International News Service v. Associated Press

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INS v. Associated Press
Seal of the United States Supreme Court.svg
Argued May 2–3, 1918
Decided December 23, 1918
Full case name International News Service v. Associated Press
Citations 248 U.S. 215 (more)
While the information found in AP news was not copyrightable and subject to publici juris, AP has a quasi-property interest during the production of "hot news".
Court membership
Case opinions
Majority Pitney, joined by White, Day, Van Devanter, McReynolds
Concurrence Holmes, joined by McKenna
Dissent Brandeis
Clarke took no part in the consideration or decision of the case.
Laws applied
Common law copyright; publici juris; U.S. Const. art I § 8 clause 8

International News Service v. Associated Press, 248 U.S. 215 (1918), is a United States Supreme Court decision that upheld the common law rule that there is no copyright in facts and developed the common law doctrine of misappropriation through the tort of unfair competition. In the case, the court struggled to distinguish between interference with business practices versus interference with intellectual property rights.


Two competing United States news services were in the business of reporting in the US on World War I. Their business hinged on getting fast and accurate reports published. Following unfavorable reporting on British losses by William Randolph Hearst's INS, that news service was barred from using Allied telegraph lines to report news, effectively shutting down their war reporting.[1]

To continue publishing news about the war, International News Service gained access to Associated Press news through bribery, news bulletin boards and early editions of newspapers. INS members would rewrite the news and publish it as their own, without attribution. Although INS newspapers had to wait for AP to post news before going to press, INS newspapers in the west had no such disadvantage relative to their AP counterparts. The AP brought an action seeking to enjoin INS from copying news.


The Court held in favor of the AP, with Justice Mahlon Pitney's writing for the majority. A vigorous dissent was given by Justice Louis D. Brandeis.

Pitney held that the information found in the AP news was not copyrightable as "the information respecting current events contained in the literary production is not the creation of a writer but is a report of matters that ordinarily are publici juris; it is the history of the day." Instead, Pitney approached the issue from the perspective of unfair competition. He found that there was a quasi-property right in the news as it is "stock in trade to be gathered at the cost of enterprise, organization, skill, labor and money, and to be distributed and sold to those who will pay money for it". Given the "economic value" of the news, a company can have limited proprietary interest in it against a competitor (but not the public) who would attempt to take advantage of the information.[2]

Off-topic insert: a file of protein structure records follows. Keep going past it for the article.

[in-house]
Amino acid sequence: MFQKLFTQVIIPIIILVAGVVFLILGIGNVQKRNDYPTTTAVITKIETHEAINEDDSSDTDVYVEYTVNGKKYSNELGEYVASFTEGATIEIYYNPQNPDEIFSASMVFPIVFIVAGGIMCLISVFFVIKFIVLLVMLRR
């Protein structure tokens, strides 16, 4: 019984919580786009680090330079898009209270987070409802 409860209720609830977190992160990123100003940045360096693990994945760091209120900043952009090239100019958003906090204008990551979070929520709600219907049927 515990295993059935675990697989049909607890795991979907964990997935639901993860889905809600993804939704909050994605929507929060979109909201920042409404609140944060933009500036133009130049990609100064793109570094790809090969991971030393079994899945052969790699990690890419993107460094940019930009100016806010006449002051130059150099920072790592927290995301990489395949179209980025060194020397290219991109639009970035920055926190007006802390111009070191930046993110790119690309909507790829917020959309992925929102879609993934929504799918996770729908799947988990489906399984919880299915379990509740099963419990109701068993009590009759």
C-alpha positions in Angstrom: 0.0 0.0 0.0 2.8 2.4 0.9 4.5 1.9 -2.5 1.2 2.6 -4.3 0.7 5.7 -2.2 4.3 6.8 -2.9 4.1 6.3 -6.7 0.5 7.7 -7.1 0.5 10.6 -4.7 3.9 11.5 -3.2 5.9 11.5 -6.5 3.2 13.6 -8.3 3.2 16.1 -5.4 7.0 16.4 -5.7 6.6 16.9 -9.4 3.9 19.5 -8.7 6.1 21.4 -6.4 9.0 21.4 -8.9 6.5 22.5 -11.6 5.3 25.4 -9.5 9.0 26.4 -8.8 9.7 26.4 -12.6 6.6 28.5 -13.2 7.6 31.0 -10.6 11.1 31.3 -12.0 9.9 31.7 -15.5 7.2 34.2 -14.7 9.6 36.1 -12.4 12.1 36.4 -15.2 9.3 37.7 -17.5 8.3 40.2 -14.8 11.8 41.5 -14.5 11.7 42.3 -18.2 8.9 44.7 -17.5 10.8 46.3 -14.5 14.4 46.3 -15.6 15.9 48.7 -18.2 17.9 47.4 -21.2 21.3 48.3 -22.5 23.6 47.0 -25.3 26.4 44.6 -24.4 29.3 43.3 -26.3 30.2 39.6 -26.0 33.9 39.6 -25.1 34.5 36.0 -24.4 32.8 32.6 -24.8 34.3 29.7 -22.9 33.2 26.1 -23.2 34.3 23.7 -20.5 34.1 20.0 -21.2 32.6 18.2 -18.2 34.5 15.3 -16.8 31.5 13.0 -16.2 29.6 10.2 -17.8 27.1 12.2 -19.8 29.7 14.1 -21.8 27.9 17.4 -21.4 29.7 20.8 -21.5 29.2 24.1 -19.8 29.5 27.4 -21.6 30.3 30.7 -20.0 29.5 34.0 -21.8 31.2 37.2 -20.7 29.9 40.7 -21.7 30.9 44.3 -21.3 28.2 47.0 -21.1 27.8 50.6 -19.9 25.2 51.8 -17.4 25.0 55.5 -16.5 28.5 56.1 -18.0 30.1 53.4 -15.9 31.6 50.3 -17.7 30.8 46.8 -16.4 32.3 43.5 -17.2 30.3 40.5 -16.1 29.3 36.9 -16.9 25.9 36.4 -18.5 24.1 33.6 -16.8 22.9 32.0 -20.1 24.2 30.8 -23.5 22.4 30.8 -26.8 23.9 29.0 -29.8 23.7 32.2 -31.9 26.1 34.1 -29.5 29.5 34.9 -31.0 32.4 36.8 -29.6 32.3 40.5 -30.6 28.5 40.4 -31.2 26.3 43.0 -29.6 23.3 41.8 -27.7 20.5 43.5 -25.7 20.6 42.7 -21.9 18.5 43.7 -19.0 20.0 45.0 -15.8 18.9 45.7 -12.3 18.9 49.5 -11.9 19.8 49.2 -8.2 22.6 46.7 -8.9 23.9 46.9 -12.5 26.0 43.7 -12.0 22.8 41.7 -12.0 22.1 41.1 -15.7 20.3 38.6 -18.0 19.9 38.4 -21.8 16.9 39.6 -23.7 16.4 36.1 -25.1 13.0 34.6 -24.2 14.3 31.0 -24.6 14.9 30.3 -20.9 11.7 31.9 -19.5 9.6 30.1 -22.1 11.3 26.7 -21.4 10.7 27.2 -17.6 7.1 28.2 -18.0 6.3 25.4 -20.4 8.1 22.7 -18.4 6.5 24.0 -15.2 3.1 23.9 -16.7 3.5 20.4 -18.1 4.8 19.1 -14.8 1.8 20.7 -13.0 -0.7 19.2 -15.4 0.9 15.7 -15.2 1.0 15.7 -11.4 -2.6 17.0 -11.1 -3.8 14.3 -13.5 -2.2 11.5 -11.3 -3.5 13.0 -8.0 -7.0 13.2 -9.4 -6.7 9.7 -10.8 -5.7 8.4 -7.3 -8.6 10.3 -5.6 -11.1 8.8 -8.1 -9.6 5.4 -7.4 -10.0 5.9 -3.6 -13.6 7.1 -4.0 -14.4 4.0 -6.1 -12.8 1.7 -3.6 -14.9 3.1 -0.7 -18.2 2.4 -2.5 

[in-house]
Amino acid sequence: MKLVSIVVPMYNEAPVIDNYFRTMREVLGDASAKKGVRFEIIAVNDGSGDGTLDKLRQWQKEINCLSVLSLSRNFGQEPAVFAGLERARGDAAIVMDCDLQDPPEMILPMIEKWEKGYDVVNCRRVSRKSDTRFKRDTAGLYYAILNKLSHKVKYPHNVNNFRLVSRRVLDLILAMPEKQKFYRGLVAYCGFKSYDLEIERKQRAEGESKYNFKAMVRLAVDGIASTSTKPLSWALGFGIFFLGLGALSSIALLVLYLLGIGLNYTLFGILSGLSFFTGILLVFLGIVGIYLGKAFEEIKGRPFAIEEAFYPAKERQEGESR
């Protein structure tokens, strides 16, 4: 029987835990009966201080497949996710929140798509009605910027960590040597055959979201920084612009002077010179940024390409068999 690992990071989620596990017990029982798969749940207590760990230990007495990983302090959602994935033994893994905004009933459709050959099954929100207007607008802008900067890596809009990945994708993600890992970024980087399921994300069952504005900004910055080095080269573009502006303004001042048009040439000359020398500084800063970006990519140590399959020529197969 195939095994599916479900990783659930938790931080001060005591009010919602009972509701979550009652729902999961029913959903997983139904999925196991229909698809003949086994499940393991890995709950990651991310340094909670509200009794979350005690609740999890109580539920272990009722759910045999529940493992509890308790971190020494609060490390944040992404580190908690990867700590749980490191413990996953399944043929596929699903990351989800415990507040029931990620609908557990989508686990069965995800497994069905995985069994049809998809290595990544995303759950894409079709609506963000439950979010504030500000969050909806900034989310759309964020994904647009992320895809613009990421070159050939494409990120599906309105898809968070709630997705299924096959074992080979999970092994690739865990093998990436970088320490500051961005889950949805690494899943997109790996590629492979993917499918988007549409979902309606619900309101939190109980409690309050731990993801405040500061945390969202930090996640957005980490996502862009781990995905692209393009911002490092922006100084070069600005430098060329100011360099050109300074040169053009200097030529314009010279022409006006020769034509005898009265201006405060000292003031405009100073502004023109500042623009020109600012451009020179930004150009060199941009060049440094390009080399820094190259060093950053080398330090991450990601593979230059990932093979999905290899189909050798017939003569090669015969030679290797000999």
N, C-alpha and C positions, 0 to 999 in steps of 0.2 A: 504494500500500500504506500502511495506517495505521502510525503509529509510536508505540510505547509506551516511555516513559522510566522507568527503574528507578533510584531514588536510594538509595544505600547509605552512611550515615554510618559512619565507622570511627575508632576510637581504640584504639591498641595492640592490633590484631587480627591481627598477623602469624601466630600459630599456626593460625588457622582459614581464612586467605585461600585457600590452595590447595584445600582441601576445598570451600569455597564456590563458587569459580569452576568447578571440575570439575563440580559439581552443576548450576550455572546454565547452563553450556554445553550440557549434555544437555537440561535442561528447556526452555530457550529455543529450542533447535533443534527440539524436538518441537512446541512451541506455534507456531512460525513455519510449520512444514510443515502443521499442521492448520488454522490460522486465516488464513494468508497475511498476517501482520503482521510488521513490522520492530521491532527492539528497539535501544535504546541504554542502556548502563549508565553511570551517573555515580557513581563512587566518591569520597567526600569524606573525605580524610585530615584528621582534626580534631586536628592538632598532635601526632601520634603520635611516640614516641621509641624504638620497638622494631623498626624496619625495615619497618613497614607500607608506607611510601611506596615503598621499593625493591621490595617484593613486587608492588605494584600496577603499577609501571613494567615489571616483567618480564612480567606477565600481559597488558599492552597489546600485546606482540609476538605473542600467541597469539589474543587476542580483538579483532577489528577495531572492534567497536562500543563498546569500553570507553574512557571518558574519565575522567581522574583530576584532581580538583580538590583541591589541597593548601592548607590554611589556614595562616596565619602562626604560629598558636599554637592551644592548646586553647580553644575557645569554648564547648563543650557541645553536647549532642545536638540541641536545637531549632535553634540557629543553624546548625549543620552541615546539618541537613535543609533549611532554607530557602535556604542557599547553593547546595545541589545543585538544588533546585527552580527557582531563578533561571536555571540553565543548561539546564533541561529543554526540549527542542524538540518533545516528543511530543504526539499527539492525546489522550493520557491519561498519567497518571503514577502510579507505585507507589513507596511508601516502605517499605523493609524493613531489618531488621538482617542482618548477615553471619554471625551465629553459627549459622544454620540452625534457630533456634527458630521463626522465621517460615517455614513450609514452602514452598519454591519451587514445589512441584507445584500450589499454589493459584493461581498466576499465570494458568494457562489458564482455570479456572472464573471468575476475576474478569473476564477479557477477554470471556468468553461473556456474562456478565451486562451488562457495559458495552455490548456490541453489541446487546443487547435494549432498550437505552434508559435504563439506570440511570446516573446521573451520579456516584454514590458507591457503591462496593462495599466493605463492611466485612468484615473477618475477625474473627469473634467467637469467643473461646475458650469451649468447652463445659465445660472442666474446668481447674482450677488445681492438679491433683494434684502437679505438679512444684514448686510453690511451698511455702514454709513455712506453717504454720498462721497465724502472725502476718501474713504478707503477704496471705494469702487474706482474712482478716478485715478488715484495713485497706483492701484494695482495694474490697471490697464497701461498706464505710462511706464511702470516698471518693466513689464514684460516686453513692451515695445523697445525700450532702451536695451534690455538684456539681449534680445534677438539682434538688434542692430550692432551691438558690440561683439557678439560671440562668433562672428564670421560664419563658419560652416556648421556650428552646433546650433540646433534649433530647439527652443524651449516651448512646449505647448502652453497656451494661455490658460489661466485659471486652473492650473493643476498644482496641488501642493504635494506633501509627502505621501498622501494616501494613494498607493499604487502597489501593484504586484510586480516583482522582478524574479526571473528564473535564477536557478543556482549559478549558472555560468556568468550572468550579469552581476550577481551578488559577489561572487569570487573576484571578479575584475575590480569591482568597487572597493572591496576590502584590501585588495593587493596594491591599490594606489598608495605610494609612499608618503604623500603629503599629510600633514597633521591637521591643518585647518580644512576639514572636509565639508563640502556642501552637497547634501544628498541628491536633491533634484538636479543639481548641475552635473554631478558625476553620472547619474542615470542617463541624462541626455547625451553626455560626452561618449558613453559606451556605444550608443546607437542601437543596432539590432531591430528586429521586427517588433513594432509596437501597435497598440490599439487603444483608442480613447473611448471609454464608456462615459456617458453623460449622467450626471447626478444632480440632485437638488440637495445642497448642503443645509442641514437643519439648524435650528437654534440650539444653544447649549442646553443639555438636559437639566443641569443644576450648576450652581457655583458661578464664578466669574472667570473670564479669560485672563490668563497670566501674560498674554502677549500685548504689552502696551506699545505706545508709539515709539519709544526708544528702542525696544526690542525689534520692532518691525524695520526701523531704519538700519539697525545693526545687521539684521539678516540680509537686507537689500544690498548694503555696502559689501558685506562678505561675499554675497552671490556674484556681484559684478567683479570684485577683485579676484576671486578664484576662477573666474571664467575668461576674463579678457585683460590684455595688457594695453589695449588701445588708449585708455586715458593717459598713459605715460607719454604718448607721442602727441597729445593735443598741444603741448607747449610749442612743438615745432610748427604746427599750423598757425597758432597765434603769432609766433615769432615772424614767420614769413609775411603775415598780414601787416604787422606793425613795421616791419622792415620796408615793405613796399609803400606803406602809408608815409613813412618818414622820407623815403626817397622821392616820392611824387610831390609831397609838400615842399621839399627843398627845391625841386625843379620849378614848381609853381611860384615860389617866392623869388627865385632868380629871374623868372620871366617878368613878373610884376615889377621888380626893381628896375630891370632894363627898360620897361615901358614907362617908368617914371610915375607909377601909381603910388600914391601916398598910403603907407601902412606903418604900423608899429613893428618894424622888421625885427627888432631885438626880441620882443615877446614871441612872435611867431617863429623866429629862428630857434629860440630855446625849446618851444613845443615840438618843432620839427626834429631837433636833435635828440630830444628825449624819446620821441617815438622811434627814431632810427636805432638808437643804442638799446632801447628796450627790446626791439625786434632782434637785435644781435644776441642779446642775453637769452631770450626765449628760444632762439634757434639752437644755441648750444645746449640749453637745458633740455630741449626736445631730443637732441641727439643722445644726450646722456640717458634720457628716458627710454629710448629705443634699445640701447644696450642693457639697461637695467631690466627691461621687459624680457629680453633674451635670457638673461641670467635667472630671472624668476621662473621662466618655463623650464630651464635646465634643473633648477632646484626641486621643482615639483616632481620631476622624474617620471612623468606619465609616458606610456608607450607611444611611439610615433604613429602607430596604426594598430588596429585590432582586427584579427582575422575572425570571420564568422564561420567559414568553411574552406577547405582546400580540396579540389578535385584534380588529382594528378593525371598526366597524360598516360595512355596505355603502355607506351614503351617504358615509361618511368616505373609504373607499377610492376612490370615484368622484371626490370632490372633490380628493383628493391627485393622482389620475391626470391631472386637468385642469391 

Pitney characterized INS's behavior as misappropriation. Due to the tenuous value of "hot" news, Pitney narrowed the period for which the proprietary right would apply: this doctrine "postpones participation by complainant's competitor in the processes of distribution and reproduction of news that it has not gathered, and only to the extent necessary to prevent that competitor from reaping the fruits of complainant's efforts and expenditure."[2]

Justice Brandeis took issue with the Court's creation of a new proprietary interest in "hot" news and said it was an issue best dealt with by the legislature. His opinion included the following:


The Second Circuit held that the "hot news" tort was largely preempted by the Copyright Act of 1976 in National Basketball Association v. Motorola, Inc. (1997) and Barclays Capital Inc. v., Inc. (2011).[3]

See also[edit]


  1. ^ "News Pirating Case in Supreme Court". New York Times. May 3, 1918. 
  2. ^ a b FindLaw | Cases and Codes
  3. ^ Barclays Capital Inc. v., Inc., 650 F.3d 876 (2d Cir. 2011); Nat'l Basketball Ass'n v. Motorola, Inc., 105 F.3d 841 (2d Cir. 1997).

Further reading[edit]

  • Baird, Douglas G. (2005). "The Story of INS v. AP: Property, Natural Monopoly, and the Uneasy Legacy of Concocted Controversy". In Ginsburg, Jane C.; Dreyfuss, Rochelle Cooper. Intellectual Property Stories. Foundation Press. pp. 9–35. ISBN 1-58778-727-X. 
  • Epstein, Richard A. (1992). "International News Service v. Associated Press: Custom and Law as Sources of Property Rights in News". Virginia Law Review 78 (1): 85–128. doi:10.2307/1073304. 
  • Ekstrand, Victoria Smith (2005). News Piracy and the Hot News Doctrine: Origins in Law and Implications for the Digital Age. New York: LFB Scholarly Publishing. ISBN 1-59332-075-2. 
  • Leistner, Matthias (2011). Heath, Christopher; Sanders, Anselm Kamperman, eds. Landmark Intellectual Property Cases and Their Legacy. Kluwer Law International. pp. 33–50. ISBN 978-90-411-3343-4. 

External links[edit]